It defies belief that the head of research for the emerging markets team at Chase acted without discussion with its boss (Jasson) or key brokers – especially given that events in Mexico lay at the heart of getting Chase Manhattan out of a big financial hole. Modern populism of the Boris Johnson kind is not classical fascism. However, no one should be in any doubt that when the financial interests of international investment banks or global hedge funds are at stake, there will be more such memos.
JAVID, CDOs AND THE 2008 CRASH
Jorge Jasson, Sajid Javid’s mentor, continued as a key Chase (later JPMorgan Chase) executive till 2003. He then left to start Dolomite Capital Management, an emerging markets fund of hedge funds, with a rumoured $500 million in capital. As is typical of hedge funds, Dolomite Capital was incorporated in a secretive, offshore tax haven – in this case, the Cayman Islands.
As for Javid, he escaped further controversy over the Mexican memo by returning (in corporate glory) to the Chase offices in London, in 1997. In the City, Javid’s star was to rise even higher. He was the first to spot that India’s new high tech computer companies were more reliable (and profitable) than its often corrupt government. More important still, he also predicted the Russian default crisis of 1998, prompting Chase to dump its Russian sovereign debt just in the nick of time.
Such a rising star in the financial firmament was soon noticed. As a result, in 2000, Javid was headhunted by Deutsche Bank, the German investment house. At this point, Deutsche Bank had plans to take on the big US investment banks such as Chase. In 2006, Deutsche sent Javid to Singapore to head the bank’s credit trading in Asia. That meant he was in charge of selling financial products called collateralised debt obligation (CDOs) in Asian markets. Selling CDOs earned Javid some £3 million a year. Unfortunately, these CDOs would be the timebomb that exploded to cause the 2008 global financial crash.
A CDO is a financial product that pools together cash flow-generating assets and then slices them up for resale. On the surface, this seems to package risky and safe assets, spreading the risk and making everyone happy. Unfortunately, as we saw in the 2008 crash, slicing and dicing high risk investments with low risk ones merely poisons the whole barrel. Worse, it totally obscures where the dangerous risky assets actually lurk.
Deutsche thought it could outflank the big US investment banks by flogging CDOs to gullible Asian clients. It claimed the underlying American assets packaged inside the CDOs were a good way of giving Asian savers a chance to access high-grade western investments without any prior expertise. These CDOs went sour in 2008. The central question is whether Deutsche knew it was mis-selling either duff or (to be charitable) highly risky products without proper explanation.
Certainly the United States Department of Justice (DoJ) thought Deutsche had been up to no good and was culpable. Following the crash, the DoJ ruled that Deutsch has knowingly misled American investors about the quality of its loans, particularly those based on packaging household mortgages. The DoJ demanded a fine of some $14 billion from Deutsche. Ultimately, in 2017, Deutsche Bank agreed to pay the DoJ, $7.2 billion in final settlement.
Asian investors were not so lucky. They and others tried to sue Deutsche for mis-selling CDOs based on packaging emerging market assets – the products that Sajid Javid had been involved in putting together for the bank. But the eventual court case was dismissed because it fell outside the five-year statute of limitations. Javid has always denied any culpability. Speaking to the press in 2006, he said of this emerging-market CDOs: “As long as investors understand the risk/rewards of an emerging-market CDO, they are very appropriate.” The problem was that nobody – especially the guys selling CDOs – really understood a scoobie about how risky CDOs they really were.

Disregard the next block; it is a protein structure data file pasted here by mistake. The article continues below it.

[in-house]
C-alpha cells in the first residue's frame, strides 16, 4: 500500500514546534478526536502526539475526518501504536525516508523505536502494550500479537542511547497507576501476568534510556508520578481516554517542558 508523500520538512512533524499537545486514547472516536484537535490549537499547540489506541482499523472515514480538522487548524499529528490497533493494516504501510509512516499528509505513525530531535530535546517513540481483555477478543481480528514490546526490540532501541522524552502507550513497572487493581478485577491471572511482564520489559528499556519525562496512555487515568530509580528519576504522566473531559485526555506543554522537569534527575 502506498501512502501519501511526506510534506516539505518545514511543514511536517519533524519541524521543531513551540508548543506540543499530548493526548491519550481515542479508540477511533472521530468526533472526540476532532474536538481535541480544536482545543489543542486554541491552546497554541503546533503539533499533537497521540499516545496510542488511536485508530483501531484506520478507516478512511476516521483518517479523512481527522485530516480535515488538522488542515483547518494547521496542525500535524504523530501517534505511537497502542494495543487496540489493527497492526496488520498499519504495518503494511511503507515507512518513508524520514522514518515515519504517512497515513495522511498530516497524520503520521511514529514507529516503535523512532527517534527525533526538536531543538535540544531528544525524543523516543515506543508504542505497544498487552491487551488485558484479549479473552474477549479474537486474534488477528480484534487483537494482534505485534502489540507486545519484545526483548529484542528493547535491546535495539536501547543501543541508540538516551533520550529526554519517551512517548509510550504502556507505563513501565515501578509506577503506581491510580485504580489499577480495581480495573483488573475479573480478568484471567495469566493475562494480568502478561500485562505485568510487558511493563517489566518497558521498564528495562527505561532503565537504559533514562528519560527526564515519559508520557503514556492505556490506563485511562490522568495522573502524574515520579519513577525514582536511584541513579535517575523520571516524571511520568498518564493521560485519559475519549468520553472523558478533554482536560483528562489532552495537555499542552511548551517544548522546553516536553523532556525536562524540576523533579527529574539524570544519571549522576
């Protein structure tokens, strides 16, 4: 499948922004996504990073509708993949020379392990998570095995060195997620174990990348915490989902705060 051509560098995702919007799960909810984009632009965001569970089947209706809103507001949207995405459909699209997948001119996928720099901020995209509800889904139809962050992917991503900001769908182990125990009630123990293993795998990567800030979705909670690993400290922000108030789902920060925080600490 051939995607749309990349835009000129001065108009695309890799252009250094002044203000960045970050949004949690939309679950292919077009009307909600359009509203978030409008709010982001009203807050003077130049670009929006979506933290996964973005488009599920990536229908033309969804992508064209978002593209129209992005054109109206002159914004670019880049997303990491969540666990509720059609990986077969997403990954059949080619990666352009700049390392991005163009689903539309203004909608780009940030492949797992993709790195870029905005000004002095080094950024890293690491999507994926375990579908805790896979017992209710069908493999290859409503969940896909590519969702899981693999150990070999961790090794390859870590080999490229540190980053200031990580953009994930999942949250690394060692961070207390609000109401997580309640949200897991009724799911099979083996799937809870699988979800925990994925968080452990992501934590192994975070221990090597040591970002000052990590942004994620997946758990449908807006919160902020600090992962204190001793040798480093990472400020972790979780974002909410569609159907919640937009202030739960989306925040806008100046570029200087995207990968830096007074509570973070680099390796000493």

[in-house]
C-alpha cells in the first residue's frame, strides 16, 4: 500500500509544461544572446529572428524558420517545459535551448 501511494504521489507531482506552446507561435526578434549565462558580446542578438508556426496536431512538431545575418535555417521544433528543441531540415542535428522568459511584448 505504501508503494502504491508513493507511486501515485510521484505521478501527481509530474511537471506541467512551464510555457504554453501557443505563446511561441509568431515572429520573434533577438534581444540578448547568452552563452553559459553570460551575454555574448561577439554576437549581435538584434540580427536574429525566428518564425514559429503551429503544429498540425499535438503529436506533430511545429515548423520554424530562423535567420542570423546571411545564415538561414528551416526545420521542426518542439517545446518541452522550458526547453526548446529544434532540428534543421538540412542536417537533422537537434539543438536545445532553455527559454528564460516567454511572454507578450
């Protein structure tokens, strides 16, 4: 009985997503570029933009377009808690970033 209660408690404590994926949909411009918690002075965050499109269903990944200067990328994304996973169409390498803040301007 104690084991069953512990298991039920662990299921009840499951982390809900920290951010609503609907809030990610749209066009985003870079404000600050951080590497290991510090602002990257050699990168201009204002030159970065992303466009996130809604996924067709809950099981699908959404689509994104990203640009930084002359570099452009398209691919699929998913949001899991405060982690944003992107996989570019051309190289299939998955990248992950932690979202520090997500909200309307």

JAVID ON THE ROAD TO NUMBER 11
Sajid Javid has always been lucky. In 2009, just as the financial crisis was leading to a global recession, he made a quick exit from banking and entered politics. Javid had always been interested in the Conservative Party since his student days. Throughout his long banking career, he stayed in touch with Tory friends from Exeter, including the now MP Robert Halfon and the commentator Tim Montgomerie.
Then, fortuitously, the Westminster expenses scandal defenestrated the sitting MP for Bromsgrove, the unmemorable Julie Kirkbride. She and her MP husband Andrew Mackay had simultaneously claimed their Bromsgrove and London family homes as main and second residences, though a different one each. This was a financial scam worthy of a hedge fund deal. Both retired in disgrace and lucky Sajid Javid fell heir to the very safe Bromsgrove seat at the 2010 General Election.
Soon after being elected, Sajid Javid (on the basis of his financial expertise) was appointed Private Parliamentary Secretary to the new Chancellor of the Exchequer, George Osborne. The rest, they say, is history.
Sajid Javid presents himself as the upwardly mobile son of a Pakistani bus driver. In reality, he is a culpable agent of global finance capital and its hedge fund pirates. At heart, they are opposed to all forms of international financial regulation – hence their support for Brexit. Javid’s first budget could well be a populist bonanza designed to win votes in an early general election. But as everyone from Mexican peasants to Asian savers has discovered, Sajid Javid’s financial offerings come with a big health warning.